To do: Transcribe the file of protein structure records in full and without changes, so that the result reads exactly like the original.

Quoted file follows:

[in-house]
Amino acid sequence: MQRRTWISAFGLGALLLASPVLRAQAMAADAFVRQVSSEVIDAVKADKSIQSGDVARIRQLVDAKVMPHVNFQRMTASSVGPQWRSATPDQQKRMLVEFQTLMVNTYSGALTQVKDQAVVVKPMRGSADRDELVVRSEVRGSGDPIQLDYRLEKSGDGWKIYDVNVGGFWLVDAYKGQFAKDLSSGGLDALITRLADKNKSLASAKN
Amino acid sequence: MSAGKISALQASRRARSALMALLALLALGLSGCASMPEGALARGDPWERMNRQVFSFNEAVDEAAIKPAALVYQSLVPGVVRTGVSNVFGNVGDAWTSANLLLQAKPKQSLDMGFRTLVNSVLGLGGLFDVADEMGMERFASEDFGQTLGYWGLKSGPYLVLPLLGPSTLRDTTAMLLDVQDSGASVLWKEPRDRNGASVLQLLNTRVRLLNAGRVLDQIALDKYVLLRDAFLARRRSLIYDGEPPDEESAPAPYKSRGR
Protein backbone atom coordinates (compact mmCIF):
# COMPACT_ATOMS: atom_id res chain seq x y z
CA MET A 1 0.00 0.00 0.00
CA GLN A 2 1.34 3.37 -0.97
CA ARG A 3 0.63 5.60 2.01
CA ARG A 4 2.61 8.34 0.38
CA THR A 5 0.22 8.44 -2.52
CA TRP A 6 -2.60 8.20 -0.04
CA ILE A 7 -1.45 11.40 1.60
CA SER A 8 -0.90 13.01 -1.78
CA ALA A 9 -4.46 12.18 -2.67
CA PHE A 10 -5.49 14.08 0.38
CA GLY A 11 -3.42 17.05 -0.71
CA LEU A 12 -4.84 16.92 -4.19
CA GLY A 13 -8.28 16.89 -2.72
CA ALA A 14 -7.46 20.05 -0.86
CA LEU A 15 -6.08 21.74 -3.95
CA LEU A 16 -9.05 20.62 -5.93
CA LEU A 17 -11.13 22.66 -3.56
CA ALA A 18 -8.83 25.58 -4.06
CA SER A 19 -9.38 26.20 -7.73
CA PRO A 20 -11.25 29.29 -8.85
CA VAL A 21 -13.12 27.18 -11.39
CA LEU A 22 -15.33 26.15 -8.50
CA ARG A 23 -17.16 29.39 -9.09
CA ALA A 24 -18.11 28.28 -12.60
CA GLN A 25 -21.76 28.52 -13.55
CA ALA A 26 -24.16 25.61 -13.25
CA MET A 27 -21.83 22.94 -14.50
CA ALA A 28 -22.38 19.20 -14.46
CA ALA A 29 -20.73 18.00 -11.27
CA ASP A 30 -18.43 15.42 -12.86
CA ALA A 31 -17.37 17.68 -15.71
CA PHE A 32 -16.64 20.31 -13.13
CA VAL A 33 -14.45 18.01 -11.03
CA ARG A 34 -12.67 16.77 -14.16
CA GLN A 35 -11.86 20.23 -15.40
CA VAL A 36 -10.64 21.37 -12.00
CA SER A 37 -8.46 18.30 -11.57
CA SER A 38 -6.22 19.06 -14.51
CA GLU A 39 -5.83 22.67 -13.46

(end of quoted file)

[in-house]
Amino acid sequence: MQRRTWISAFGLGALLLASPVLRAQAMAADAFVRQVSSEVIDAVKADKSIQSGDVARIRQLVDAKVMPHVNFQRMTASSVGPQWRSATPDQQKRMLVEFQTLMVNTYSGALTQVKDQAVVVKPMRGSADRDELVVRSEVRGSGDPIQLDYRLEKSGDGWKIYDVNVGGFWLVDAYKGQFAKDLSSGGLDALITRLADKNKSLASAKN
Amino acid sequence: MSAGKISALQASRRARSALMALLALLALGLSGCASMPEGALARGDPWERMNRQVFSFNEAVDEAAIKPAALVYQSLVPGVVRTGVSNVFGNVGDAWTSANLLLQAKPKQSLDMGFRTLVNSVLGLGGLFDVADEMGMERFASEDFGQTLGYWGLKSGPYLVLPLLGPSTLRDTTAMLLDVQDSGASVLWKEPRDRNGASVLQLLNTRVRLLNAGRVLDQIALDKYVLLRDAFLARRRSLIYDGEPPDEESAPAPYKSRGR
Protein backbone atom coordinates (compact mmCIF):
# COMPACT_ATOMS: atom_id res chain seq x y z
CA MET A 1 0.00 0.00 0.00
CA GLN A 2 1.34 3.37 -0.97
CA ARG A 3 0.63 5.60 2.01
CA ARG A 4 2.61 8.34 0.38
CA THR A 5 0.22 8.44 -2.52
CA TRP A 6 -2.60 8.20 -0.04
CA ILE A 7 -1.45 11.40 1.60
CA SER A 8 -0.90 13.01 -1.78
CA ALA A 9 -4.46 12.18 -2.67
CA PHE A 10 -5.49 14.08 0.38
CA GLY A 11 -3.42 17.05 -0.71
CA LEU A 12 -4.84 16.92 -4.19
CA GLY A 13 -8.28 16.89 -2.72
CA ALA A 14 -7.46 20.05 -0.86
CA LEU A 15 -6.08 21.74 -3.95
CA LEU A 16 -9.05 20.62 -5.93
CA LEU A 17 -11.13 22.66 -3.56
CA ALA A 18 -8.83 25.58 -4.06
CA SER A 19 -9.38 26.20 -7.73
CA PRO A 20 -11.25 29.29 -8.85
CA VAL A 21 -13.12 27.18 -11.39
CA LEU A 22 -15.33 26.15 -8.50
CA ARG A 23 -17.16 29.39 -9.09
CA ALA A 24 -18.11 28.28 -12.60
CA GLN A 25 -21.76 28.52 -13.55
CA ALA A 26 -24.16 25.61 -13.25
CA MET A 27 -21.83 22.94 -14.50
CA ALA A 28 -22.38 19.20 -14.46
CA ALA A 29 -20.73 18.00 -11.27
CA ASP A 30 -18.43 15.42 -12.86
CA ALA A 31 -17.37 17.68 -15.71
CA PHE A 32 -16.64 20.31 -13.13
CA VAL A 33 -14.45 18.01 -11.03
CA ARG A 34 -12.67 16.77 -14.16
CA GLN A 35 -11.86 20.23 -15.40
CA VAL A 36 -10.64 21.37 -12.00
CA SER A 37 -8.46 18.30 -11.57
CA SER A 38 -6.22 19.06 -14.51
CA GLU A 39 -5.83 22.67 -13.46